Friday, October 12, 2007

Knights Templar Finally Get Thumbs Up from the Home Office

OK, so the medieval Christian order known as the Templars is not actually getting a thumbs up from the Vatican. News that the Knight's will be "partly rehabilitated" is, however, about as close as a bunch of ages-dead "heretics" can get to a hearty slap on the back. Never mind that it's about 700 years late. The real story is that the Knights Templar have won a heresy reprieve, and the minutes of the trials against the Templars (Processus Contra Templarios -- Papal Inquiry into the Trial of the Templars') is the subject of an epic republication -- and I do mean epic in both scope and price. Pope B XVI is getting the first of 799 copies of this massive volume, which has a price tag slightly north of $8000.00. At the very least, this is great news for historic researchers of every stripe. Scholars will have access to the original documents from the trials -- no one outside of the Vatican has seen these papers since the 14th century! Any time the Vatican Secret Archives serves up from their special stash, I count it as a victory for general world knowledge. Of course, it may damn the Vatican's forebears or at least further taint the Church's middle ages reputation. But, hey, it's all in the name of historical accuracy, right?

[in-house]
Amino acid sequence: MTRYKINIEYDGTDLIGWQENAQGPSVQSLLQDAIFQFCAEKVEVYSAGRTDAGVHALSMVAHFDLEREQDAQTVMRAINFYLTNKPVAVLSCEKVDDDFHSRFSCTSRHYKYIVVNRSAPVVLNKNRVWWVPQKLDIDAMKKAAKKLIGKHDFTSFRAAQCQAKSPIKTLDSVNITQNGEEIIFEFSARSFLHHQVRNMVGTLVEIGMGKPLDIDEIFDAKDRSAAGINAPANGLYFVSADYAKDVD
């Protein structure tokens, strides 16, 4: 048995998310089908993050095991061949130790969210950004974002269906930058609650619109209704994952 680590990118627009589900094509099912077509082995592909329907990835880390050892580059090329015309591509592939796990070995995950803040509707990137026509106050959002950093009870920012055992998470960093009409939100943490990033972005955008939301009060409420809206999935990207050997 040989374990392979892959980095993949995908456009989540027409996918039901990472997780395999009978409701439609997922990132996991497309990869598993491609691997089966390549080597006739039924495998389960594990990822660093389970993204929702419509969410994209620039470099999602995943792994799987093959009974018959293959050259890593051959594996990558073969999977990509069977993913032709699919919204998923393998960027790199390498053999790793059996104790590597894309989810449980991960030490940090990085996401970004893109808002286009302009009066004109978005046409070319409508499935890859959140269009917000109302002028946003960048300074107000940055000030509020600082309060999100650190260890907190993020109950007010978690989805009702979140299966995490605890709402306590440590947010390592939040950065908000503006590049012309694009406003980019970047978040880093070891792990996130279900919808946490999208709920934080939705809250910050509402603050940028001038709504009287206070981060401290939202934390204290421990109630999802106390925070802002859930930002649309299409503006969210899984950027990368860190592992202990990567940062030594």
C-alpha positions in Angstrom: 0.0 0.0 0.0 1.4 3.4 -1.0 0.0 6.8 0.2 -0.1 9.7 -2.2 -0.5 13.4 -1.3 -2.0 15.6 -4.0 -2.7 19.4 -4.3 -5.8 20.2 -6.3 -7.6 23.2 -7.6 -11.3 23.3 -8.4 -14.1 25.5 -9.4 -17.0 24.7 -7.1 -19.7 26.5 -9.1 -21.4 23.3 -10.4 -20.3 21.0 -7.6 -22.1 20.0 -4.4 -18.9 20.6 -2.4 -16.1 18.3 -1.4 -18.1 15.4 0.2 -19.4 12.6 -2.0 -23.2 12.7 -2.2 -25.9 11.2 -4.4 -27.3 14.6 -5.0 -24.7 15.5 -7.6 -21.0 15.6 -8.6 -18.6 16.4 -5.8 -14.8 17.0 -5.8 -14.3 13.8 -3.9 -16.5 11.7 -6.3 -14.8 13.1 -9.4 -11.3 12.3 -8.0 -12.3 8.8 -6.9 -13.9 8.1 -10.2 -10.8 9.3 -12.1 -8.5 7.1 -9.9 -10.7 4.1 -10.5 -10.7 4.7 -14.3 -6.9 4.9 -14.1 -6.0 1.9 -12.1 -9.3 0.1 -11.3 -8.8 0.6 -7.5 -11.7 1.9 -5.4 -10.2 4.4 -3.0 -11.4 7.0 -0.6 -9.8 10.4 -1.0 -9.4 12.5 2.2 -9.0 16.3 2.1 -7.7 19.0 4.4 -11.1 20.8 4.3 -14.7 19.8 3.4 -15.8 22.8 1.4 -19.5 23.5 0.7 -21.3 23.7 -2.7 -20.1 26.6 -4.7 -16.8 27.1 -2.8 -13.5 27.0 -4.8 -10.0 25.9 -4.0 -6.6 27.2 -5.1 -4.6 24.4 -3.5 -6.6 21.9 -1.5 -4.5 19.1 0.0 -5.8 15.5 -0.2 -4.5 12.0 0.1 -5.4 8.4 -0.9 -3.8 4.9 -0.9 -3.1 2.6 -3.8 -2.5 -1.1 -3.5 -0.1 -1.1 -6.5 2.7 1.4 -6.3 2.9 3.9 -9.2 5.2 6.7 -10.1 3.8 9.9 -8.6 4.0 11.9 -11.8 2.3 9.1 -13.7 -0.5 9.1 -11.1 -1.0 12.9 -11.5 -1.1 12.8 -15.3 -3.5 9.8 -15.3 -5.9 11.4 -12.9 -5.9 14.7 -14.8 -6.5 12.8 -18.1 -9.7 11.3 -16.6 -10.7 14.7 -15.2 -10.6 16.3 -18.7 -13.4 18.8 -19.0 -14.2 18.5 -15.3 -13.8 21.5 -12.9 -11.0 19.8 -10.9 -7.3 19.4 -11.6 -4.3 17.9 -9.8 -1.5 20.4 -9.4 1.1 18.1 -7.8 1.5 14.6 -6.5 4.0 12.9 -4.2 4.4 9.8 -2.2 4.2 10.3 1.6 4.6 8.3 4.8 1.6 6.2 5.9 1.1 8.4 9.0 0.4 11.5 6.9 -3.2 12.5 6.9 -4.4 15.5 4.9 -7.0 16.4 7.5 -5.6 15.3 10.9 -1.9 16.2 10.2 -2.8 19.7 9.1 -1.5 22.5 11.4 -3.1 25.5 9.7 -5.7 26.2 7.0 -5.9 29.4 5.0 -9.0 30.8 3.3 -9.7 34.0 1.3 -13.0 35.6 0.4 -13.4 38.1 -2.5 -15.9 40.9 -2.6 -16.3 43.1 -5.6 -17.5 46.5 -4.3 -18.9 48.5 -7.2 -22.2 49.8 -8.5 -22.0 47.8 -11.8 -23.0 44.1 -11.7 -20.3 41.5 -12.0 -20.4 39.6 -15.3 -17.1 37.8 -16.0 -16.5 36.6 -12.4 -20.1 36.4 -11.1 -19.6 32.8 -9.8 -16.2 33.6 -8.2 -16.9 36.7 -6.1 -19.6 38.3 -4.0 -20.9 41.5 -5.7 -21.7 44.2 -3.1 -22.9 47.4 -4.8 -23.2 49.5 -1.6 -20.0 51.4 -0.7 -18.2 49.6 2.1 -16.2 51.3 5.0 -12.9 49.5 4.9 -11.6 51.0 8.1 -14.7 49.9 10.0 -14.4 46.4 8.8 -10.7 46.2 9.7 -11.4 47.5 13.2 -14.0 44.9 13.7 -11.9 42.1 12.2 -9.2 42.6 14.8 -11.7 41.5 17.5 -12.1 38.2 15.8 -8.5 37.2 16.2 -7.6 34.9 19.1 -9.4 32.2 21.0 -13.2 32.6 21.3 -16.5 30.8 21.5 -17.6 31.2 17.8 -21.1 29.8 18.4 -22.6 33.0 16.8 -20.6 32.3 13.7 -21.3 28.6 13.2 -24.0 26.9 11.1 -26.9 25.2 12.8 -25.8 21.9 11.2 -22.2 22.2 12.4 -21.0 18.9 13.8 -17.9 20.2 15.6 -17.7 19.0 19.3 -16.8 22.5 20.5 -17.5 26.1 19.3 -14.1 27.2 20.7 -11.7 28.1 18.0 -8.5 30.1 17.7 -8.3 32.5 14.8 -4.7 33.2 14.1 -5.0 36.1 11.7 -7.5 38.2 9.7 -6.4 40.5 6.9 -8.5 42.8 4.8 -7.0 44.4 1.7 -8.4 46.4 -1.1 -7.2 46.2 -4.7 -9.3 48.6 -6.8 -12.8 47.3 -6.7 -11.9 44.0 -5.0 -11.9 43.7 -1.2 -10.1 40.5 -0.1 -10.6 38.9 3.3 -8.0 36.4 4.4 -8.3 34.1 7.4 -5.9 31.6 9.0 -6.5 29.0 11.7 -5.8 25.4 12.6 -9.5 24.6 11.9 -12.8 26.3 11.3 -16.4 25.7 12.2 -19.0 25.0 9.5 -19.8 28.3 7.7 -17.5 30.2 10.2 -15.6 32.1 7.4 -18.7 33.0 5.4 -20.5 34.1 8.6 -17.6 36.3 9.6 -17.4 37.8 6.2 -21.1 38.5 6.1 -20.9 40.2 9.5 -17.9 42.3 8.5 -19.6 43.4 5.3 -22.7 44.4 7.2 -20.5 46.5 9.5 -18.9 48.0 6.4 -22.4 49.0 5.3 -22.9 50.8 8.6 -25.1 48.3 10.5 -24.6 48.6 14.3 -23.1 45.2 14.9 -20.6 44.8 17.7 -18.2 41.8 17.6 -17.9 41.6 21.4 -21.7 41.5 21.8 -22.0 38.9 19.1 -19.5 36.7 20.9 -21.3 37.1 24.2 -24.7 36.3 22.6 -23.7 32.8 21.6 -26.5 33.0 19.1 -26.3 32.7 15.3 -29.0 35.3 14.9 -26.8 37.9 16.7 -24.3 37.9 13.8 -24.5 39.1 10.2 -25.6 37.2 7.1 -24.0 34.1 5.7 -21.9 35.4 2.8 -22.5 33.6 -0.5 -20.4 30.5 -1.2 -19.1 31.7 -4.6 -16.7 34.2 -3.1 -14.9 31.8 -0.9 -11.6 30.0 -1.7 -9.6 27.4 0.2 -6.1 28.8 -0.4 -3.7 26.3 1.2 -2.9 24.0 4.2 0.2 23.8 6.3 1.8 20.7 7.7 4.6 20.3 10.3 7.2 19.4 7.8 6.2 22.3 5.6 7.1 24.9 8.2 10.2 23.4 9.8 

Knights Templar Win Heresy Reprieve after 700 Years Fri Oct 12, 2007 4:10am EDT By Philip Pullella

VATICAN CITY (Reuters) - The Knights Templar, the medieval Christian military order accused of heresy and sexual misconduct, will soon be partly rehabilitated when the Vatican publishes trial documents it had closely guarded for 700 years. A reproduction of the minutes of trials against the Templars, "'Processus Contra Templarios -- Papal Inquiry into the Trial of the Templars'" is a massive work and much more than a book -- with a 5,900 euros ($8,333) price tag. "This is a milestone because it is the first time that these documents are being released by the Vatican, which gives a stamp of authority to the entire project," said Professor Barbara Frale, a medievalist at the Vatican's Secret Archives. "Nothing before this offered scholars original documents of the trials of the Templars," she told Reuters in a telephone interview ahead of the official presentation of the work on October 25...

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